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Your baby has Positional Plagiocephaly and Torticollis and will need to wear a helmet in order to fix it” are not the words any parent likes to hear. However, this kind of condition has become much more common since the back to sleep campaign started in the early 90’s.

I inevitably blamed myself. Were we really not doing “enough” tummy time? Were we putting my son in baby holders too often? Did he really need  to wear a helmet or was there something else we could do? Would he have a flat head forever, get teased for it when he’s 12 and then blame us?

Next thing we are told: “Your son’s head flatness ratio is 5 Standard Deviations from the norm. He is at the extreme end of the bell curve and basically, no matter how much Physical Therapy he has, he’ll never be within the ‘normal head shape’ range, unless you get him a helmet.” Awesome.

A whole variety of reasons have likely contributed to the reason that my son now wears a helmet. I’m sure this is partly related to being born prematurely.

After getting our son’s head shape scanned and analyzed and waiting what felt like a lifetime for insurance approval- we were able to pick up his helmet from an orthotic provider in Chicago just over a month ago. As my husband and I listened intently to the instructions on how to care for his helmet, how to take it on and off, how to ramp up the time frame that he should wear it for and what side effects to look for, it dawned on me… how would this affect his sleep? We had been able to sleep train our son to sleep 12 hours and nap well — would the helmet cause him to regress?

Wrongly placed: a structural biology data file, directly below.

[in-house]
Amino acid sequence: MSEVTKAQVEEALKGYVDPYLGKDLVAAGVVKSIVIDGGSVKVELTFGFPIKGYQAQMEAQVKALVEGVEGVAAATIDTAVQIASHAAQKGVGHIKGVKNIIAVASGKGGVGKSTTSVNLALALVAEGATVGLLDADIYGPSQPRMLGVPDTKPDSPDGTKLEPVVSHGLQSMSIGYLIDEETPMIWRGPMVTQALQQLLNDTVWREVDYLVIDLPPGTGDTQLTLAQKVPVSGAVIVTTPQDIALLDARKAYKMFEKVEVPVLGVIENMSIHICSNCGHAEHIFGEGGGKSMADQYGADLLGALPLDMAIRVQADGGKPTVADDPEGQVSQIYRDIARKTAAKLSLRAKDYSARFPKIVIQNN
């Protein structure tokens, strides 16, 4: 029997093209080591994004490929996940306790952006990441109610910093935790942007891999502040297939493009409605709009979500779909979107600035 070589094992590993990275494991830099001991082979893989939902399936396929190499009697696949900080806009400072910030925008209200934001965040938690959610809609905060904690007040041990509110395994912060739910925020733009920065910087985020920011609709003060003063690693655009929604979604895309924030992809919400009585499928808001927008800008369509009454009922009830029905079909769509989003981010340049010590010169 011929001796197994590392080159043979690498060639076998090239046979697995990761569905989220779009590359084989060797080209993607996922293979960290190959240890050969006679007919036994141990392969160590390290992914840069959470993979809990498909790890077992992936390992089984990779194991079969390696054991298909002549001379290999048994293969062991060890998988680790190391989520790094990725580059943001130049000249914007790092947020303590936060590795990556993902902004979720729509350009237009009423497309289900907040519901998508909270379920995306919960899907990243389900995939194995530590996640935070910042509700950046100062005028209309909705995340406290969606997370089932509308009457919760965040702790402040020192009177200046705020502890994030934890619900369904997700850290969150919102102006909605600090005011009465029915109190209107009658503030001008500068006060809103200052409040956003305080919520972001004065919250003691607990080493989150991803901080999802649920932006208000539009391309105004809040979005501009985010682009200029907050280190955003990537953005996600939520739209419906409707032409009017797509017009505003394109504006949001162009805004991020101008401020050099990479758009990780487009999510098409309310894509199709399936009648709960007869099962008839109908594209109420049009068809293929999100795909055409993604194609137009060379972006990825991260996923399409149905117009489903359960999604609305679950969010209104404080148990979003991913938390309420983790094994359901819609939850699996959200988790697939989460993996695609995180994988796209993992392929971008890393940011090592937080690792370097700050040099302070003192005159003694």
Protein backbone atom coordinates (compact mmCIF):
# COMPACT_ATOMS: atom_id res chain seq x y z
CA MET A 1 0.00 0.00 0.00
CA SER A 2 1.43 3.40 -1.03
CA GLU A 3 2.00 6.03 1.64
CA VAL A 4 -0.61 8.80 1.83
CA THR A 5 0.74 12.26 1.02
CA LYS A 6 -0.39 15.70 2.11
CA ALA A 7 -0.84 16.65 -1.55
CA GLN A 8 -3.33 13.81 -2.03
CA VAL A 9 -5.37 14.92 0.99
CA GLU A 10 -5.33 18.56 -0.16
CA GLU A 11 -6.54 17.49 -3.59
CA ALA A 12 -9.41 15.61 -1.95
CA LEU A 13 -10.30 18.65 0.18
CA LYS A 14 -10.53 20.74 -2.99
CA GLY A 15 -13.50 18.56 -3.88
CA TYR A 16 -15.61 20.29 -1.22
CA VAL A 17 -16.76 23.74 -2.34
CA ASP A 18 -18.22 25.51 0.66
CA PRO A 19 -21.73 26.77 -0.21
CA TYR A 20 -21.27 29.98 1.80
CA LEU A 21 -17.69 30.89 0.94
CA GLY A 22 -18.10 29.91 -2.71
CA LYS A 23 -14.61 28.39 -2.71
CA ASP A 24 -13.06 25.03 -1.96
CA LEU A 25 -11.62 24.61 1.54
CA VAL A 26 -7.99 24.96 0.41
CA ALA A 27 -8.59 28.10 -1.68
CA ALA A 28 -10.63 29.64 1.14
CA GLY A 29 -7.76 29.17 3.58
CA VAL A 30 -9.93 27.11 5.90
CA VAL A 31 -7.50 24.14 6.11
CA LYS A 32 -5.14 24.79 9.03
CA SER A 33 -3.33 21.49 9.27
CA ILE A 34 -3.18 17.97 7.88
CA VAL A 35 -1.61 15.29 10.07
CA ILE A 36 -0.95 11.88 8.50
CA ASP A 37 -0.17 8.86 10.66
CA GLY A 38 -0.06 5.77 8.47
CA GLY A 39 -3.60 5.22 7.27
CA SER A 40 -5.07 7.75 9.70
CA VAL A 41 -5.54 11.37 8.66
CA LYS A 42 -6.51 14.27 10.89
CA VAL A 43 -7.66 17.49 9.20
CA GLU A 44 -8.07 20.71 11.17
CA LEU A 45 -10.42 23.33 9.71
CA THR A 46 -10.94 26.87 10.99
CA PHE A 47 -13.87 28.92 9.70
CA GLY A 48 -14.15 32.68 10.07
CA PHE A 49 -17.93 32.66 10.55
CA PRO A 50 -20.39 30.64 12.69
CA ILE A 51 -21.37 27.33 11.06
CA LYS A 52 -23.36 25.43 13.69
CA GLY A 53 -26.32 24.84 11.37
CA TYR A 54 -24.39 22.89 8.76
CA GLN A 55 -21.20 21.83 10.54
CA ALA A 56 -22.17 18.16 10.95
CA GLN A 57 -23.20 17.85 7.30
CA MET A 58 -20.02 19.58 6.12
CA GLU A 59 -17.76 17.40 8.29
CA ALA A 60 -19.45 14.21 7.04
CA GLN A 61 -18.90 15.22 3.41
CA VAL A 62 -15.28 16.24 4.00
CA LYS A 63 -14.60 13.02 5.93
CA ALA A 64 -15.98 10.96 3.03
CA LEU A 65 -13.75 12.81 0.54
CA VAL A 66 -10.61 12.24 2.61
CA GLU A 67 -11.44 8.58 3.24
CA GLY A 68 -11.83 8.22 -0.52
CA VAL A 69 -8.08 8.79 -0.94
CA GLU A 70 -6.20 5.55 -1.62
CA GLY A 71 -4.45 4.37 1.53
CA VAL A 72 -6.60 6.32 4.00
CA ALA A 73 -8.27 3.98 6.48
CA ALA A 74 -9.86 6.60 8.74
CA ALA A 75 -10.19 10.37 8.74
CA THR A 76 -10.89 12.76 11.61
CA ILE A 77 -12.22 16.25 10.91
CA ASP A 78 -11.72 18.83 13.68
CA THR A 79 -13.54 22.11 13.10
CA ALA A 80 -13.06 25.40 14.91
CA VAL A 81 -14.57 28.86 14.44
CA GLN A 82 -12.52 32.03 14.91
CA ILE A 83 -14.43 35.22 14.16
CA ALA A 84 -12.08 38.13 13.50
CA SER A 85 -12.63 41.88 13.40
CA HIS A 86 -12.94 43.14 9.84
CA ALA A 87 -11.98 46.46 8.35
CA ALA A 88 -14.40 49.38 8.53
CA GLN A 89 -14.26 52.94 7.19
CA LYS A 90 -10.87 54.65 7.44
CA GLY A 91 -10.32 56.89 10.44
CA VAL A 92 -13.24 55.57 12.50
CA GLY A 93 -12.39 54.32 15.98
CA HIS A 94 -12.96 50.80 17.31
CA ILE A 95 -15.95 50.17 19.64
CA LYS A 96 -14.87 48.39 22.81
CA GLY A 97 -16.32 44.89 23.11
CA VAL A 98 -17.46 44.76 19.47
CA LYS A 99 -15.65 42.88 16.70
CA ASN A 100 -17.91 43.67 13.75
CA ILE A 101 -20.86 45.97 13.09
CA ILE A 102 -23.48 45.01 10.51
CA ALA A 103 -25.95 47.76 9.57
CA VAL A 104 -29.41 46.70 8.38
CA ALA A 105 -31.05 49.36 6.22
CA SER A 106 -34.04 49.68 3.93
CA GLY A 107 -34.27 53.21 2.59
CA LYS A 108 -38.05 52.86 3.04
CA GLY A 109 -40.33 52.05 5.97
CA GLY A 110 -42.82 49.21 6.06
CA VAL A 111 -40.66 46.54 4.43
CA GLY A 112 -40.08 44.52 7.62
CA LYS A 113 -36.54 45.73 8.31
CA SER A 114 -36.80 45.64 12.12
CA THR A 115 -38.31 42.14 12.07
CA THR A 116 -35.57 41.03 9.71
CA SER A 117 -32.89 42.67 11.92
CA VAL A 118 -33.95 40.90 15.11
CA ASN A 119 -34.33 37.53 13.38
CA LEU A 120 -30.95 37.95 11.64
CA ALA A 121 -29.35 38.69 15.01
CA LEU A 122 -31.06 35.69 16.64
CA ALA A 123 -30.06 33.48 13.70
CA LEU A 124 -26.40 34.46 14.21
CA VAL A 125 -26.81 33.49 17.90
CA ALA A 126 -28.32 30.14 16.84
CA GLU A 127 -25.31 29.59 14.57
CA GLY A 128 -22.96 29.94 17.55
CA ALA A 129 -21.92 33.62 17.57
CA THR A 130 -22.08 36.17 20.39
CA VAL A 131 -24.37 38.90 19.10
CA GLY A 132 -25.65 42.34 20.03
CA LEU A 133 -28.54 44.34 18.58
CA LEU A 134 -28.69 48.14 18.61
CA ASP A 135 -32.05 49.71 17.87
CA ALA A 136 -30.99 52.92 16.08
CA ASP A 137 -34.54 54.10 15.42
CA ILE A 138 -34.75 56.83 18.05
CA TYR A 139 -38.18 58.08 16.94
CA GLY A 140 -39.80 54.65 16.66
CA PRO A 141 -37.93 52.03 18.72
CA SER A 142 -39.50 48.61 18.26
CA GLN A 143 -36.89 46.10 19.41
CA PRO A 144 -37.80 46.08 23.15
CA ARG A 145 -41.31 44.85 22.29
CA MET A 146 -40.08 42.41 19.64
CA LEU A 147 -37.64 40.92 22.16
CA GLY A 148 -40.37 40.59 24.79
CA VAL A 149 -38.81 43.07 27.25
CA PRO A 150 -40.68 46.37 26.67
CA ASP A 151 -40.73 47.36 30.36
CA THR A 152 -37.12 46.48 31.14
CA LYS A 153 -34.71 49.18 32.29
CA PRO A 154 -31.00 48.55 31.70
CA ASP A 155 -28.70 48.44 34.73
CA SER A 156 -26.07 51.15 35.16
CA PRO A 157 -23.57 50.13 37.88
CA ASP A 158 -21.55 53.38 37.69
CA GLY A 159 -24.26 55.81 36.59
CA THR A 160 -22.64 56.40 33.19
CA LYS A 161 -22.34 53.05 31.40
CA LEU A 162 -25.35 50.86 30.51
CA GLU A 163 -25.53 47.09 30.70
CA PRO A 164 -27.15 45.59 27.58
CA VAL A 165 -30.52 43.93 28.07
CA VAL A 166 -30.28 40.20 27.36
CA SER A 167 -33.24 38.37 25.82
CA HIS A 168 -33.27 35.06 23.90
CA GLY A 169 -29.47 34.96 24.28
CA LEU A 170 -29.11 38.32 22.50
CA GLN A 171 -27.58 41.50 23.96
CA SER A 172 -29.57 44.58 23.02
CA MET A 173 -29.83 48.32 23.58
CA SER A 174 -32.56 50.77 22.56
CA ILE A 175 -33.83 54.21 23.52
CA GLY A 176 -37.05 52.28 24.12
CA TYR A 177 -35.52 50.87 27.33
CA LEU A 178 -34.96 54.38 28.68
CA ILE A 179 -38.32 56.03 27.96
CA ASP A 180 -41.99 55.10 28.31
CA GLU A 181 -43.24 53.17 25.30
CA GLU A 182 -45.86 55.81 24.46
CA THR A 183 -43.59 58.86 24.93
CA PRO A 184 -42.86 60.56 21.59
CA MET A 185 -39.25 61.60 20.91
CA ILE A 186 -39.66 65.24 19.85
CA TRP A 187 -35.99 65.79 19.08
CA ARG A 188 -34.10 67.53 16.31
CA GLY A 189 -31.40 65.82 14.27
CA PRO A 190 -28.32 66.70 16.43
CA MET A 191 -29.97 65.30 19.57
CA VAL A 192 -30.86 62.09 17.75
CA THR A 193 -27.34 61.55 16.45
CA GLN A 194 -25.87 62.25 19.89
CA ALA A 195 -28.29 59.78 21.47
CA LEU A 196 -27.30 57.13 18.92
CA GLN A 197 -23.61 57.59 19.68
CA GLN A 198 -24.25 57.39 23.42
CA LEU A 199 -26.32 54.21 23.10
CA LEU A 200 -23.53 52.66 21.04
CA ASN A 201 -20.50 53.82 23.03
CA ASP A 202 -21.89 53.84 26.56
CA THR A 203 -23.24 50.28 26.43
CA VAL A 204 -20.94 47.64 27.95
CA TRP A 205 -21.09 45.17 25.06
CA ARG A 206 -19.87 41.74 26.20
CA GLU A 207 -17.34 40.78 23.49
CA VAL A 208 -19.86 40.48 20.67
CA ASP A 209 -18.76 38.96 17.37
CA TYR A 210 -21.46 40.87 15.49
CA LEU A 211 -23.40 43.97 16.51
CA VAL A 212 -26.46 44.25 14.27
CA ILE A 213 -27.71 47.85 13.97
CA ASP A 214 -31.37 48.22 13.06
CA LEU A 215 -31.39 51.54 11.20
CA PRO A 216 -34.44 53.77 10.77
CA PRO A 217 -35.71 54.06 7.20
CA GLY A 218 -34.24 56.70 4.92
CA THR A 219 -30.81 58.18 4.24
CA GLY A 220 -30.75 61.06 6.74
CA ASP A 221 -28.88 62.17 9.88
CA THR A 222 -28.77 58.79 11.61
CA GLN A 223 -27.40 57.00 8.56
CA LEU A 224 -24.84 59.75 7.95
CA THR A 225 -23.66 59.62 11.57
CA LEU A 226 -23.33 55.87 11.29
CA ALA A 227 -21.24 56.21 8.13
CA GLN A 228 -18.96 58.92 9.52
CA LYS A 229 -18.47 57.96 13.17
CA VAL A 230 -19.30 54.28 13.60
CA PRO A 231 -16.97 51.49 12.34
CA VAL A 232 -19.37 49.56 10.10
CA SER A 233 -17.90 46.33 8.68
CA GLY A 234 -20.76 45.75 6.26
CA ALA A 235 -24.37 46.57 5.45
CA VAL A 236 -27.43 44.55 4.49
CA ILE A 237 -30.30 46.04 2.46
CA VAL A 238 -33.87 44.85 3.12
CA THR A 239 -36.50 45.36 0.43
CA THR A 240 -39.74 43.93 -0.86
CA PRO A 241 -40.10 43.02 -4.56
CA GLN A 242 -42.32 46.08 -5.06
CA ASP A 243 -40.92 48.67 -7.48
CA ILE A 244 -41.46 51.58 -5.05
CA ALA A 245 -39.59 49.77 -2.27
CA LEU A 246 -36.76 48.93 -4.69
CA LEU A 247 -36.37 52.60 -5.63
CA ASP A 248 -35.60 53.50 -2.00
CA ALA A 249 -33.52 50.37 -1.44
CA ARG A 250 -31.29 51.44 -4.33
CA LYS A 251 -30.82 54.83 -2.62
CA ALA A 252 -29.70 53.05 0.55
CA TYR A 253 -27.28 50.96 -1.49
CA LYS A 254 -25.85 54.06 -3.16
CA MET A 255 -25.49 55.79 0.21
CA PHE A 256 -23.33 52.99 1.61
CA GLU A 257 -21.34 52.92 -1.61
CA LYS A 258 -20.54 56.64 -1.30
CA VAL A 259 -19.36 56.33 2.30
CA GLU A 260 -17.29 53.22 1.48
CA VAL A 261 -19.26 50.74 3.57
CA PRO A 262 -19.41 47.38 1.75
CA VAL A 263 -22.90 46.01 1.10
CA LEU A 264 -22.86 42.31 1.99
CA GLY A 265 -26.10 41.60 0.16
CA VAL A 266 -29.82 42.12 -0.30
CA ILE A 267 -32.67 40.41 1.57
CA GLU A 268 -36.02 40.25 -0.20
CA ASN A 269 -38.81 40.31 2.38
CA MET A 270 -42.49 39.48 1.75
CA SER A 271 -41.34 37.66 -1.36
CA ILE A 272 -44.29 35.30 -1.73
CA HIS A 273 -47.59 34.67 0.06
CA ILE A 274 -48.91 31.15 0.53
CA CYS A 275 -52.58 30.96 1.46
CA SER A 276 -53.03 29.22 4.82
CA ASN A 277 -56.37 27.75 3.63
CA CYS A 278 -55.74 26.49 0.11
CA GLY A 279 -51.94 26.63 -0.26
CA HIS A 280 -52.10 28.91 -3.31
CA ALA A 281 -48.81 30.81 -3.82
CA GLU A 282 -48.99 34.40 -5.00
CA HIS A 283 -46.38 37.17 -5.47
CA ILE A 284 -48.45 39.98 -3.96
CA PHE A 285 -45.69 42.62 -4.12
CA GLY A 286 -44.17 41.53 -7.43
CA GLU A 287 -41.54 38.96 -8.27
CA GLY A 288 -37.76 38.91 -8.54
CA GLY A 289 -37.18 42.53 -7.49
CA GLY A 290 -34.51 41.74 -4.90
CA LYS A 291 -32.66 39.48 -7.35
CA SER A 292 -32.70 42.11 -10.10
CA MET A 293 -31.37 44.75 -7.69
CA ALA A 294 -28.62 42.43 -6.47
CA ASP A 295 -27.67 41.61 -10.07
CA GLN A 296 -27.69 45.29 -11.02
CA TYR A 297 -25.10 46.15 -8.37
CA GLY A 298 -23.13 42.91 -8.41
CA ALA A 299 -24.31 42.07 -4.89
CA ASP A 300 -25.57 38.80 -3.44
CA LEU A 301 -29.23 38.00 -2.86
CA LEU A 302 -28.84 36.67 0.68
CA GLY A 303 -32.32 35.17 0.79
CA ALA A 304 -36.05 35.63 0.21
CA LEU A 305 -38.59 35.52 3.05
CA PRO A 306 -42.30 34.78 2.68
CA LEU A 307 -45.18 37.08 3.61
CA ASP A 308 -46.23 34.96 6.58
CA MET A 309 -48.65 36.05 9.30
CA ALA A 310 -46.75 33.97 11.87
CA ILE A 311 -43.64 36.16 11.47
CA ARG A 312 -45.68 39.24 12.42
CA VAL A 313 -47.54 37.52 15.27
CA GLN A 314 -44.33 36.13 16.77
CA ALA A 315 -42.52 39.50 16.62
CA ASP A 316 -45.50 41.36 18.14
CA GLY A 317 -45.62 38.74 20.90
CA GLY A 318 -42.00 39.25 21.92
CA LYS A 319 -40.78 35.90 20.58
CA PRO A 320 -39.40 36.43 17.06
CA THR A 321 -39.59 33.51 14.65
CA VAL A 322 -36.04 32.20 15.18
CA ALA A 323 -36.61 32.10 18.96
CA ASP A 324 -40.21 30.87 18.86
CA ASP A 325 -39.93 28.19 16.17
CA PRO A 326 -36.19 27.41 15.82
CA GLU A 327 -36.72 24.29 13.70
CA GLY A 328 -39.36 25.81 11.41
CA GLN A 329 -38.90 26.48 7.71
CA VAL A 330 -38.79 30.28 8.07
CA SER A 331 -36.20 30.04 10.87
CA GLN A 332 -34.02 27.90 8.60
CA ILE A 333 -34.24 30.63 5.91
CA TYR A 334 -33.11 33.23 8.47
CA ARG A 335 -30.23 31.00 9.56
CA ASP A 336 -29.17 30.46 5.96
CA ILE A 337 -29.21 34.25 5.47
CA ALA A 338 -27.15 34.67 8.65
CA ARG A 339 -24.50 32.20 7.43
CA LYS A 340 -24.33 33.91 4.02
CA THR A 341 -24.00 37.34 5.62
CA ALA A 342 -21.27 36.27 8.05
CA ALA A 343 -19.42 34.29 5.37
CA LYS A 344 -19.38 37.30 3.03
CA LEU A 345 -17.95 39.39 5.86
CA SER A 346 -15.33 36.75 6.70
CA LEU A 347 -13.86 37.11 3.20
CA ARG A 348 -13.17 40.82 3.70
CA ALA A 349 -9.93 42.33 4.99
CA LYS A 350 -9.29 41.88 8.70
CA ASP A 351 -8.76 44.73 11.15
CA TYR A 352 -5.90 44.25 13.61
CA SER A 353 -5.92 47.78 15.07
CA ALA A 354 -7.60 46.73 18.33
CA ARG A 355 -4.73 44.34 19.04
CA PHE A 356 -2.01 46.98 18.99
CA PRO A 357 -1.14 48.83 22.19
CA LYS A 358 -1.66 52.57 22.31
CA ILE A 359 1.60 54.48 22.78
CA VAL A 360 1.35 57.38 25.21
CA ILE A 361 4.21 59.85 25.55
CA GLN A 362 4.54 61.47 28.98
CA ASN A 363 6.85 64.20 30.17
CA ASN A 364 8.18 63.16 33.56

For the first day, he was to wear the helmet for one hour on and one hour off during awake hours and not for naps or at night. The second day, we ramped it up to two hours on and an hour off during awake hours but not for naps or at night. Next he wore it 3 hours on and an hour off AND for naps. As I tentatively put him down for his first nap in his helmet – he cried for a minute and fell right asleep. I questioned this. Surely he would wake up after 5 minutes because he was uncomfortable? He didn’t. He slept through his nap like normal. Aside from him looking like a member of Daft Punk on the monitor, there was no difference. We continued to ramp up the time he would wear it, with the ultimate aim being 23 hours a day. The first time we put him down for the night in his helmet, he cried a little longer than usual when we put him down but then he slept as normal!

In all honesty, we have been really lucky. A lot of babies can get really hot while wearing the helmet and some can get a heat rash or skin sensitivities. We only dress him in a lightweight onesie (no sleep sack or fleecy PJs) at night, to avoid him getting too hot. When he had a fever, we took it off and there was no way we were going to do a long haul international, overnight flight with it on either. Sometimes the helmet can rub –some babies experience this worse than others – we’ve found a tiny bit of aquafore on his cheeks helps with that.

The smell can be reminiscent of an old sneaker unless you clean it regularly which isn’t cute.

The benefits of it? Well now our little guy is moving around a lot more it helps to protect his head if he falls (although I’m sure that’s not advised by doctors). We don’t need to worry about winter hats in negative temperatures AND we think he looks really sweet in it, don’t ya think?